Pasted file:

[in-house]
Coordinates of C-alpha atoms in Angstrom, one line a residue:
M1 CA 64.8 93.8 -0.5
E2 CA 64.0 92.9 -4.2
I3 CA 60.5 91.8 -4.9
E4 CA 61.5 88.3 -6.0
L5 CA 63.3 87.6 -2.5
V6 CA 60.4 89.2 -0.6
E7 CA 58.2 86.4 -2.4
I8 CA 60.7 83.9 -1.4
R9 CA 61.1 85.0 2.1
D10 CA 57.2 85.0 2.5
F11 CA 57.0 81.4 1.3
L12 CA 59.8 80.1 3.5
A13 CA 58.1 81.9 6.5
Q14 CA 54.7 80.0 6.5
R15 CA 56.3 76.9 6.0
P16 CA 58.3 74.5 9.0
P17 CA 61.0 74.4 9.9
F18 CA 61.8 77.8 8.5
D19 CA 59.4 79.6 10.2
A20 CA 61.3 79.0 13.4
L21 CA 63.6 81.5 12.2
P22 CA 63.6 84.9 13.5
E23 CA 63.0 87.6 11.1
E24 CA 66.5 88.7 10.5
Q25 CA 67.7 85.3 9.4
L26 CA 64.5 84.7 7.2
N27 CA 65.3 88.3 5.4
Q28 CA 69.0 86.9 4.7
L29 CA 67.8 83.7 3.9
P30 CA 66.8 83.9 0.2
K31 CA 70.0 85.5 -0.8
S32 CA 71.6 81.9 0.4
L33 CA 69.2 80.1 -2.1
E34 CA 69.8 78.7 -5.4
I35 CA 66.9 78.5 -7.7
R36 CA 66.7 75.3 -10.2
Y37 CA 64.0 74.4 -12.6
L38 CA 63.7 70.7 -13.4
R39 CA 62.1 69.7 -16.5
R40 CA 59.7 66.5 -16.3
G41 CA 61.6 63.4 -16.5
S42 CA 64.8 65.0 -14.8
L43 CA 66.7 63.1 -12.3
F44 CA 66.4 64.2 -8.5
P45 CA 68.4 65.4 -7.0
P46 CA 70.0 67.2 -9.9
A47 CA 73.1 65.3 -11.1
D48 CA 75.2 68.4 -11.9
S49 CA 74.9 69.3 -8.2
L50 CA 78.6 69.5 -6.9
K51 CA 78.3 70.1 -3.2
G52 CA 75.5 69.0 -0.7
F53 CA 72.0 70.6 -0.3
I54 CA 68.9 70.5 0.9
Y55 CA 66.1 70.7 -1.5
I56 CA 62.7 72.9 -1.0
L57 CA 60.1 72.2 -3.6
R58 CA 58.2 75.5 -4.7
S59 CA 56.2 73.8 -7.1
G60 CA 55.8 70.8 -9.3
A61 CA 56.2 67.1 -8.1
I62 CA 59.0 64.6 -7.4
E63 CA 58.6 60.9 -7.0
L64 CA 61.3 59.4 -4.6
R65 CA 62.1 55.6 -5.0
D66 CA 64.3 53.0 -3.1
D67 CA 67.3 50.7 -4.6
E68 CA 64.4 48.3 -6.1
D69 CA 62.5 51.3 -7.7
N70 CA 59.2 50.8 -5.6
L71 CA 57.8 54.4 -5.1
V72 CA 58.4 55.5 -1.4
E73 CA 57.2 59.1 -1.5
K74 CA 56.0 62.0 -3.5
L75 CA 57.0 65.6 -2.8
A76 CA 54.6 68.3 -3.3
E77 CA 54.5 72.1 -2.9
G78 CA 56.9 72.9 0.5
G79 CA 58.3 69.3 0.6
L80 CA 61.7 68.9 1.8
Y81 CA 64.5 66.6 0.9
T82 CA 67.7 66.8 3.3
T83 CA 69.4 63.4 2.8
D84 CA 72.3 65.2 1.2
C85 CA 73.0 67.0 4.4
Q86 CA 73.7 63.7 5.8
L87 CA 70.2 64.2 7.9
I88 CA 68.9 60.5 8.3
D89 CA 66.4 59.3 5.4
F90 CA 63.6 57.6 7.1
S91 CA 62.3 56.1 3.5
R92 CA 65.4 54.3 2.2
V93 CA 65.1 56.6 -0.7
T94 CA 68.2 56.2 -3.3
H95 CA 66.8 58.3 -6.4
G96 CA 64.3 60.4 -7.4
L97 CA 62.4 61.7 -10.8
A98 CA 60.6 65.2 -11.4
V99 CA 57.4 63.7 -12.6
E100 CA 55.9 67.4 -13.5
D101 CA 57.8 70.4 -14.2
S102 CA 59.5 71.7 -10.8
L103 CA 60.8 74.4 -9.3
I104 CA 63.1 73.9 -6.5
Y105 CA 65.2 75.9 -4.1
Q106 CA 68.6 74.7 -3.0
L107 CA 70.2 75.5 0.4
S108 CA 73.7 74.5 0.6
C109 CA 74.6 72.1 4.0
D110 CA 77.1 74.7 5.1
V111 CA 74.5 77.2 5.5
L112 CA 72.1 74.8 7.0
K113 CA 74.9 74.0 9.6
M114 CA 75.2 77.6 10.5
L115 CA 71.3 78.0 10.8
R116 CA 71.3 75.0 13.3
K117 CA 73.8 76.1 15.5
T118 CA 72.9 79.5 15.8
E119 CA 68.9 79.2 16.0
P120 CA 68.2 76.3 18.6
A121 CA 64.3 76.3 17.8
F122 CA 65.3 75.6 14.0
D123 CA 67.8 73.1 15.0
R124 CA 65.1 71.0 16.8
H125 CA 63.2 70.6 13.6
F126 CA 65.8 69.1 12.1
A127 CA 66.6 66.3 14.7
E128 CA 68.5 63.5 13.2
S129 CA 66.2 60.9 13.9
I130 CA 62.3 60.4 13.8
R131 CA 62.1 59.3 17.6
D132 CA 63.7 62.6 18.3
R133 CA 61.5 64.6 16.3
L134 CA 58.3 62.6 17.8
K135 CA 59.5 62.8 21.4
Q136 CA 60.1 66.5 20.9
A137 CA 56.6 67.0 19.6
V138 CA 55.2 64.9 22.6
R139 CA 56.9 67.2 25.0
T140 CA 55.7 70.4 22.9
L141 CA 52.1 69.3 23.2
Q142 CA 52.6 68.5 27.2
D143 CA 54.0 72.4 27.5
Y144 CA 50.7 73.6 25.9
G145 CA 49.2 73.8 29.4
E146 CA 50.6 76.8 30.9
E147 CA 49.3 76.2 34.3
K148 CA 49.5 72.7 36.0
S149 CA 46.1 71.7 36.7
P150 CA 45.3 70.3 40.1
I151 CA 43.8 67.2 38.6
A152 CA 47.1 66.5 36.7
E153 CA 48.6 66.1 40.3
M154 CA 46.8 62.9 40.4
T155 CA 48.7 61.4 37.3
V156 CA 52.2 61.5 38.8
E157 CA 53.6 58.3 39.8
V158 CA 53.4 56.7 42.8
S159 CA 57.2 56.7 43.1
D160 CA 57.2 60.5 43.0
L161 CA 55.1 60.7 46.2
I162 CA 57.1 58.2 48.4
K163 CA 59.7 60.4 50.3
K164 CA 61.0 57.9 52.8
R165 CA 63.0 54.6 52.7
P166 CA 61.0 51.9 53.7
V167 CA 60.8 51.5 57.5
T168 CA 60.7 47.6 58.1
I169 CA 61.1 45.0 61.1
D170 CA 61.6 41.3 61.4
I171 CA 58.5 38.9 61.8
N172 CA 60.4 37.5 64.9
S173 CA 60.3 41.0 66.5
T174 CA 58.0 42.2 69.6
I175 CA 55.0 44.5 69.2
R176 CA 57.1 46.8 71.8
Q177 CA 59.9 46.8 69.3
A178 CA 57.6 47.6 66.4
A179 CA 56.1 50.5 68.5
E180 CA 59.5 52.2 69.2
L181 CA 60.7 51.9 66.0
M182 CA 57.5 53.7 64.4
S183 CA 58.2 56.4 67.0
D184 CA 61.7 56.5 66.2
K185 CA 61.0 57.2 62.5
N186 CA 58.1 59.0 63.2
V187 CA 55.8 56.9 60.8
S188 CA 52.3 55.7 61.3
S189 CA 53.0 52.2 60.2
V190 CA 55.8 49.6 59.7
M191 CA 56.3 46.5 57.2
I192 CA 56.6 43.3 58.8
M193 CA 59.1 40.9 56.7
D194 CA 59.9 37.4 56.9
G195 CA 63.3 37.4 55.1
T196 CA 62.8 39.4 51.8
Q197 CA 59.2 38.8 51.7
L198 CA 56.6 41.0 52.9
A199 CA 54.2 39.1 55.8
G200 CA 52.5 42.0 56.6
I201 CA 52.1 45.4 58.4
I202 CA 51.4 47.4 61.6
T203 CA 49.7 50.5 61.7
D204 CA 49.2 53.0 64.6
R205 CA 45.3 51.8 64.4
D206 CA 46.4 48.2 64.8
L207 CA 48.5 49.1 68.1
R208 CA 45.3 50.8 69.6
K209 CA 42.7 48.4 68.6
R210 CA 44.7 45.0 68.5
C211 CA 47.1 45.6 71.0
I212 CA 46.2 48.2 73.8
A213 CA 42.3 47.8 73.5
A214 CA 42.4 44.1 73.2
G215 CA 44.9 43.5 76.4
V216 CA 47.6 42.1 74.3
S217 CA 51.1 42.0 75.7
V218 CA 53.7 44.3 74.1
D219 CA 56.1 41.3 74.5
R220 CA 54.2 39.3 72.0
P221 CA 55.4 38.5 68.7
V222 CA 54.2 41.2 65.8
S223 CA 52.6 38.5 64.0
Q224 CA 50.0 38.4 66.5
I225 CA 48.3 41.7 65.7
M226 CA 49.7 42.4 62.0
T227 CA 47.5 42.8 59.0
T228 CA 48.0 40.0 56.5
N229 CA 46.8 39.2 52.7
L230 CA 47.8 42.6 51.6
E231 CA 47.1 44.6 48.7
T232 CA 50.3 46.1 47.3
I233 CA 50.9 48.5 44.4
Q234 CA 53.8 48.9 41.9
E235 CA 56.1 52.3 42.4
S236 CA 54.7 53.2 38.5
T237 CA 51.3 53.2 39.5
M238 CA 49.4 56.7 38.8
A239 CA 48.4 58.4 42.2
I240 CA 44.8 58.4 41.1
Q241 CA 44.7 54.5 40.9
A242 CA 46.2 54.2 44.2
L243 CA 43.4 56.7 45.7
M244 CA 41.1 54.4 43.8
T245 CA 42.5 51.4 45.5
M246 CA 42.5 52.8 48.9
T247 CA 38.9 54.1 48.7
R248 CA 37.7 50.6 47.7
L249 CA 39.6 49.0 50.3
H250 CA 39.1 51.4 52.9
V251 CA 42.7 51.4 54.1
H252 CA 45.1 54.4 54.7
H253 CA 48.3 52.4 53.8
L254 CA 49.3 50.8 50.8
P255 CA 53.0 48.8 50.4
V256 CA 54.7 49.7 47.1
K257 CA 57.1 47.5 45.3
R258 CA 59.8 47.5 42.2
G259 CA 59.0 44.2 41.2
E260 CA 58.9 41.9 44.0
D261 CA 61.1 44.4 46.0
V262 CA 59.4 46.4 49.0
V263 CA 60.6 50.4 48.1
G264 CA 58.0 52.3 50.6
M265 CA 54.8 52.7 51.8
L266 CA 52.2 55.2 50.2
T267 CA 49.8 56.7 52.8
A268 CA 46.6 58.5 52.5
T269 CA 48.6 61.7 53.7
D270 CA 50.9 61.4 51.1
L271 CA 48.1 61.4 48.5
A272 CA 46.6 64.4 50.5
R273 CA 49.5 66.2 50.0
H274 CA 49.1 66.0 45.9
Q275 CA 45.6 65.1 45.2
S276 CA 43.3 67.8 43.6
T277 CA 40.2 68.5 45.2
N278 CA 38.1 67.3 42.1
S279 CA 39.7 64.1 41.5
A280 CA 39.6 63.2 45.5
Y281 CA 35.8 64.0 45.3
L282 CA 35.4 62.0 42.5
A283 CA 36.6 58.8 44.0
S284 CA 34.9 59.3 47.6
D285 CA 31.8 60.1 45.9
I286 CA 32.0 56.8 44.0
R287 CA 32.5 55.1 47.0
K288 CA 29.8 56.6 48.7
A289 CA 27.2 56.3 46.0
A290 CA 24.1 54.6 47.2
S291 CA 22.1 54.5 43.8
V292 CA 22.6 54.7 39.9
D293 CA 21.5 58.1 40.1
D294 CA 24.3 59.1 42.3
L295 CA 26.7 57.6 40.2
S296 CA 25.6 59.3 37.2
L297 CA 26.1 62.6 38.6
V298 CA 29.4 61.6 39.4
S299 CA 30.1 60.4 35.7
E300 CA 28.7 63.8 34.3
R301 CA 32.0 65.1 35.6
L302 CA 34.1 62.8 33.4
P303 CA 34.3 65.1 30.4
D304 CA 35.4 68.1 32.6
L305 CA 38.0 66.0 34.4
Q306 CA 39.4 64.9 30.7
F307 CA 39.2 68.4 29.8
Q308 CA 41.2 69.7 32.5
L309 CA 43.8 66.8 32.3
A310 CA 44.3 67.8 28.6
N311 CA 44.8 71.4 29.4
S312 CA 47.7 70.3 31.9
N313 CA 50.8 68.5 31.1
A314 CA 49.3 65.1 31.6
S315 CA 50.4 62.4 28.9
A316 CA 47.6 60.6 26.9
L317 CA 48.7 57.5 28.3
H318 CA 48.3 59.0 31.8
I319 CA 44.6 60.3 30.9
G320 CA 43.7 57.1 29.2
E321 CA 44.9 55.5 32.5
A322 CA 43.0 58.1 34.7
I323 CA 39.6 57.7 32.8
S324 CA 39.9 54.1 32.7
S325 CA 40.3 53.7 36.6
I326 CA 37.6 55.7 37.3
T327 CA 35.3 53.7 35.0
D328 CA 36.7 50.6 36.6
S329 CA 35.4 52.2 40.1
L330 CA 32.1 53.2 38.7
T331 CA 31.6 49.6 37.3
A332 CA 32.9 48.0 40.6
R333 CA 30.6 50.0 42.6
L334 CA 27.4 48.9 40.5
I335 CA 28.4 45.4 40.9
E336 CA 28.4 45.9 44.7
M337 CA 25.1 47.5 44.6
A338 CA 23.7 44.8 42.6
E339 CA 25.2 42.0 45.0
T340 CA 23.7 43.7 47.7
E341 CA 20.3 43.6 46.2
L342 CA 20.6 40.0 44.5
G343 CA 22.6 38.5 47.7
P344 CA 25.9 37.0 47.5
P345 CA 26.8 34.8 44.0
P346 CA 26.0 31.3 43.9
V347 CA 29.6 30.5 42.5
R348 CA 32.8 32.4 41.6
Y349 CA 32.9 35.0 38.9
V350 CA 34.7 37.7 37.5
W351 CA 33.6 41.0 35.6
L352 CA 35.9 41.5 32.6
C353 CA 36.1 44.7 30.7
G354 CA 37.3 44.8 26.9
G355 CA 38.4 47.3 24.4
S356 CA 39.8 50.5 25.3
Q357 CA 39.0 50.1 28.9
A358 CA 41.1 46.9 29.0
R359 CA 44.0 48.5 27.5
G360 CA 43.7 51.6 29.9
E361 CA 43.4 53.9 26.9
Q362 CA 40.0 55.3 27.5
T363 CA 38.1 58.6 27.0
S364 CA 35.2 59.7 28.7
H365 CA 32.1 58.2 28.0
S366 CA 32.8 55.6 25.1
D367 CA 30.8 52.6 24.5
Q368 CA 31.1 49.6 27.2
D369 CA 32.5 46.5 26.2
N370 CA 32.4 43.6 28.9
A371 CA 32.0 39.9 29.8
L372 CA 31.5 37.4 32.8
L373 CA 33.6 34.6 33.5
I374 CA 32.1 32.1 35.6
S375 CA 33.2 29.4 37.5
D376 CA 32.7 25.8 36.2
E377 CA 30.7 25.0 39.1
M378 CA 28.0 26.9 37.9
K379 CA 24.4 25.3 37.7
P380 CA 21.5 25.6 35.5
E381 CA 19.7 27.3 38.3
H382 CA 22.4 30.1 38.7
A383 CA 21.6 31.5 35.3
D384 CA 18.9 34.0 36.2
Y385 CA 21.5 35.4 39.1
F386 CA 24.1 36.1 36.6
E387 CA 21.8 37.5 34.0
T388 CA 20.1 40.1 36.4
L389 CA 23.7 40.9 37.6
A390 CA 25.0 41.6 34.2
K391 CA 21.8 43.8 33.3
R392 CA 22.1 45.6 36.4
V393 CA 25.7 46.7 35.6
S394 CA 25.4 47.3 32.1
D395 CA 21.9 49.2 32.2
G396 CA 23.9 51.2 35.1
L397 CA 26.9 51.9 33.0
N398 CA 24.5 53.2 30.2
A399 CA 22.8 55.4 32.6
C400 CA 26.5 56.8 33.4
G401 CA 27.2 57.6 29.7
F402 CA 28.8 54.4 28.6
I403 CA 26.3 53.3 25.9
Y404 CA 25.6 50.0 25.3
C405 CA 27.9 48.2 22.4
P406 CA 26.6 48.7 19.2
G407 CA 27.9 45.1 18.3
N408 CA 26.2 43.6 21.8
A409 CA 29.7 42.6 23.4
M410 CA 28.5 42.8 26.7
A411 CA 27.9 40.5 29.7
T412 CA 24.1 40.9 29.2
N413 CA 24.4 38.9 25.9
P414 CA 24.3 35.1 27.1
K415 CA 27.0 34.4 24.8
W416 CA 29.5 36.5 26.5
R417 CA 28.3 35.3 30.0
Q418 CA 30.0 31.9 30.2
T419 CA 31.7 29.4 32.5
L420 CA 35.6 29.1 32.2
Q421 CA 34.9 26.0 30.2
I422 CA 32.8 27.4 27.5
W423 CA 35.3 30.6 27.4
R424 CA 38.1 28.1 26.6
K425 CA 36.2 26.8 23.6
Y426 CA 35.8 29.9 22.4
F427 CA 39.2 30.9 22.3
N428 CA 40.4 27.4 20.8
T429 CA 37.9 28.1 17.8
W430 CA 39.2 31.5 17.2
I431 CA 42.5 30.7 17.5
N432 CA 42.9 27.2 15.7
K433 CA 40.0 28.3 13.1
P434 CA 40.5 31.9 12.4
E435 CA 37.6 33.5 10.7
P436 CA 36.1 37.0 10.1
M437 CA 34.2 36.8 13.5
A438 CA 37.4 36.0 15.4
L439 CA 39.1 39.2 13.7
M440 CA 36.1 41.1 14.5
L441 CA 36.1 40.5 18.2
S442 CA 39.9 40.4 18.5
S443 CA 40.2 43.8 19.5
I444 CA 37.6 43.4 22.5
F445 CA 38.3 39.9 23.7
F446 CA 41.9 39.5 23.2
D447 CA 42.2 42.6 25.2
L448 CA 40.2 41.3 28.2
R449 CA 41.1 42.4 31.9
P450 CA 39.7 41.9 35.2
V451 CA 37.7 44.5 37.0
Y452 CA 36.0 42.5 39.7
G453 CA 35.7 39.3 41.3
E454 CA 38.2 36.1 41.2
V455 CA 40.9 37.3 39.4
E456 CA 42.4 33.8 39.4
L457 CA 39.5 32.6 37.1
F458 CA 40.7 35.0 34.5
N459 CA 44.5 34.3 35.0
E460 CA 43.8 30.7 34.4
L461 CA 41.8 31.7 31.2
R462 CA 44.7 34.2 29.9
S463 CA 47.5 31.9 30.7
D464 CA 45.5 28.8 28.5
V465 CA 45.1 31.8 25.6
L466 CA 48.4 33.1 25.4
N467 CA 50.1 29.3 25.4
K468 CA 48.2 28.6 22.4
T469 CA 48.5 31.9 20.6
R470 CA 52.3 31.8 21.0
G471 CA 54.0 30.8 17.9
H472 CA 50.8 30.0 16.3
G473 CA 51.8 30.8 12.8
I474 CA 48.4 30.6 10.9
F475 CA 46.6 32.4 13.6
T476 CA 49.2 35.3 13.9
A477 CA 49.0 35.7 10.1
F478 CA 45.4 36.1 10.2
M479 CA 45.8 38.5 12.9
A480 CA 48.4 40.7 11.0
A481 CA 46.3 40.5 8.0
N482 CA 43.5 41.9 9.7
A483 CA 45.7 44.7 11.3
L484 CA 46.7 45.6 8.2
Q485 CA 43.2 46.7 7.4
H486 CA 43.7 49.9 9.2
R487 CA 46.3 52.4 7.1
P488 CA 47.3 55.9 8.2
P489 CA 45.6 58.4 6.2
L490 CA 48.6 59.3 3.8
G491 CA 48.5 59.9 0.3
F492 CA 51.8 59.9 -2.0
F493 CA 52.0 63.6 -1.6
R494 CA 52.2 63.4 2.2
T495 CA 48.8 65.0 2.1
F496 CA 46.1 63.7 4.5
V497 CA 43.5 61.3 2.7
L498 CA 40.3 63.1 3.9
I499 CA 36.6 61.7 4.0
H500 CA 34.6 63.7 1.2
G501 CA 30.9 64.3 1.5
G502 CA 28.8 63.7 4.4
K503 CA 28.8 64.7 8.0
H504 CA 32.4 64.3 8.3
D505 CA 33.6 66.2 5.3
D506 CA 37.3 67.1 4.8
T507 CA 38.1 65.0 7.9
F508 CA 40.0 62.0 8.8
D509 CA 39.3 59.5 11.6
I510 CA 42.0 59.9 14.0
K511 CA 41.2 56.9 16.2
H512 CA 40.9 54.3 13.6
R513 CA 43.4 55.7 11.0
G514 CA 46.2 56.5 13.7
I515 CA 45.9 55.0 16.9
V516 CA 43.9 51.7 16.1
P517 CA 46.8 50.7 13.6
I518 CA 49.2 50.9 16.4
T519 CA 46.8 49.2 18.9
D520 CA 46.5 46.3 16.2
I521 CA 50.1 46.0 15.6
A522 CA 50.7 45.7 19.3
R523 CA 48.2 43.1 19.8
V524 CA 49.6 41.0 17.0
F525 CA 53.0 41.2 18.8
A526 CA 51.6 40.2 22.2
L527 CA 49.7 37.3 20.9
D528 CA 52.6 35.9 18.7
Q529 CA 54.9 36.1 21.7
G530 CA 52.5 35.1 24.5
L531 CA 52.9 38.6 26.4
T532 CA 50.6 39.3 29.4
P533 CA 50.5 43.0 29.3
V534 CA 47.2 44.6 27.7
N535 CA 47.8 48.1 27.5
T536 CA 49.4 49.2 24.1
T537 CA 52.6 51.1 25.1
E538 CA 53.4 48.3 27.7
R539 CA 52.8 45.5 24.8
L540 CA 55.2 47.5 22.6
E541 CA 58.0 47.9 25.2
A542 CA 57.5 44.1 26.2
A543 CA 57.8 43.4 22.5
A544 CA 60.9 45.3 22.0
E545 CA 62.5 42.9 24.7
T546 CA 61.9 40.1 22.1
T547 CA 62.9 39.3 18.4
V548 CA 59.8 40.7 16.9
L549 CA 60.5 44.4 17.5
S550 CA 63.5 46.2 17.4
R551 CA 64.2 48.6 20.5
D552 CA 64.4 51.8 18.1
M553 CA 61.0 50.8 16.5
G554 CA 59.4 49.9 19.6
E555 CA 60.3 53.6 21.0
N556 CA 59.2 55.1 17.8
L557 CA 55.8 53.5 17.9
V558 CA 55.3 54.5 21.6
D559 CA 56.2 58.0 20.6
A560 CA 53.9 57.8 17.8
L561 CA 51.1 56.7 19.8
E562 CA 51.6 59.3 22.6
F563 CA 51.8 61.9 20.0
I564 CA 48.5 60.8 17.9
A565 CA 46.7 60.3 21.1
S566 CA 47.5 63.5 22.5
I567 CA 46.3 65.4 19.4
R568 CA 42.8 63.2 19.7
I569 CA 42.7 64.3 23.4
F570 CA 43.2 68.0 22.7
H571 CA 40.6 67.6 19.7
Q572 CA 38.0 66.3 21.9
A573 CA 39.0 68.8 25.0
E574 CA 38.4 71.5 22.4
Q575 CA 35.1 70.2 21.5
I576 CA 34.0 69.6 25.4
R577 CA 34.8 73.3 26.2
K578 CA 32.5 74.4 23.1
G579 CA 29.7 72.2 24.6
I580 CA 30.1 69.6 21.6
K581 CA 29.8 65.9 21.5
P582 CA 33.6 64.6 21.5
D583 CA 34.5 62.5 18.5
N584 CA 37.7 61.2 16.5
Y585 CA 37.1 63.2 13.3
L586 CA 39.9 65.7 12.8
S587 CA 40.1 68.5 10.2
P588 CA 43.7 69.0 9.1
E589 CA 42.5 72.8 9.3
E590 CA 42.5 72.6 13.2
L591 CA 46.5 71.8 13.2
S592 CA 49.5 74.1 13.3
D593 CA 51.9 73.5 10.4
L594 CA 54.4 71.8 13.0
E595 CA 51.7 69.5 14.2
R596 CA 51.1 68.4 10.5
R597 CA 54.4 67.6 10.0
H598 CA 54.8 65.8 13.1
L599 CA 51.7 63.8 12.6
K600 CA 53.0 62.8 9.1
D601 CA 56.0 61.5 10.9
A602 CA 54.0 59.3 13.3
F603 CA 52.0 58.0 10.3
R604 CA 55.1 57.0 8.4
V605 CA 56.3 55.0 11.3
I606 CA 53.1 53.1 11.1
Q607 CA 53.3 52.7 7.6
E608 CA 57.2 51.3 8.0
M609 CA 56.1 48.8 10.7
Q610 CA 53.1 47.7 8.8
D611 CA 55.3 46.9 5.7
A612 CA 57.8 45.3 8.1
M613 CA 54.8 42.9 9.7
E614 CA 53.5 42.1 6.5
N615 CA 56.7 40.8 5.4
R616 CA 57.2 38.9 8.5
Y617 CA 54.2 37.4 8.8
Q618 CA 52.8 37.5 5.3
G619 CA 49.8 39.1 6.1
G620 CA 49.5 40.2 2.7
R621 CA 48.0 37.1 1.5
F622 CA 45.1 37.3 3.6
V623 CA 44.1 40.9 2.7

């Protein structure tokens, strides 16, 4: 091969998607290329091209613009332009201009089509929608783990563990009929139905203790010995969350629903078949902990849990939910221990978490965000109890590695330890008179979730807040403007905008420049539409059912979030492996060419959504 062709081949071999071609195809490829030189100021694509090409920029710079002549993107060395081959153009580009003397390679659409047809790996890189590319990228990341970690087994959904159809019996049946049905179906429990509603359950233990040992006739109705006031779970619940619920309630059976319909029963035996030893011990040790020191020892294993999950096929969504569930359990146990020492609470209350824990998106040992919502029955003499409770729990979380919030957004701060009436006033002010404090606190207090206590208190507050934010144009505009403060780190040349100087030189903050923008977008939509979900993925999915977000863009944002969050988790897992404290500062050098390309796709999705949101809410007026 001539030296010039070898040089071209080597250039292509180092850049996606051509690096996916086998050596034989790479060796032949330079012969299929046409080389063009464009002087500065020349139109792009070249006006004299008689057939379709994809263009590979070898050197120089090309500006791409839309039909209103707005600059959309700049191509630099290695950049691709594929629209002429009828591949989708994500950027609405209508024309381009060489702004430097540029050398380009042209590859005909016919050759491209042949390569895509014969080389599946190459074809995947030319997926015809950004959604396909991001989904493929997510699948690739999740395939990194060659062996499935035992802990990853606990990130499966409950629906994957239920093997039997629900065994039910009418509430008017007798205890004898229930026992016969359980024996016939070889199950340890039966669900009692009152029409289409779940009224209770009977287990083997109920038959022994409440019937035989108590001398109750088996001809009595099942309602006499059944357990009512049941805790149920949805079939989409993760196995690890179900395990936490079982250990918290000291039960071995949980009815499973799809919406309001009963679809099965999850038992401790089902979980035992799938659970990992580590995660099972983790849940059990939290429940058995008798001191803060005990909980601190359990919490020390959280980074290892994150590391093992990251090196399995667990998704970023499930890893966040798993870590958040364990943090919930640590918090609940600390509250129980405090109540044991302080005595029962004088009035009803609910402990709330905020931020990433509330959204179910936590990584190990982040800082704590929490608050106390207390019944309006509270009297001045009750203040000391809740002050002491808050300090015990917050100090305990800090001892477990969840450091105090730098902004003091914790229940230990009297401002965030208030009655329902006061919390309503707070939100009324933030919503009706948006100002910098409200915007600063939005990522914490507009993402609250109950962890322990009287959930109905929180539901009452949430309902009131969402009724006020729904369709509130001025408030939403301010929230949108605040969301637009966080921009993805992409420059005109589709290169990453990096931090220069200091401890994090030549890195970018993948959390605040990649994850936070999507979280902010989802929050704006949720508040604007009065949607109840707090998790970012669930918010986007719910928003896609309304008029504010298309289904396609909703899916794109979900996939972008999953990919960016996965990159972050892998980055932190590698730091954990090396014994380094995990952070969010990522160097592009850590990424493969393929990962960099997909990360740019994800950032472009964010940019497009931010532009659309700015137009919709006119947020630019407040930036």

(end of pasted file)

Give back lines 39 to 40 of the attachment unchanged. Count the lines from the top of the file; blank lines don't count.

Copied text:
Y37 CA 64.0 74.4 -12.6
L38 CA 63.7 70.7 -13.4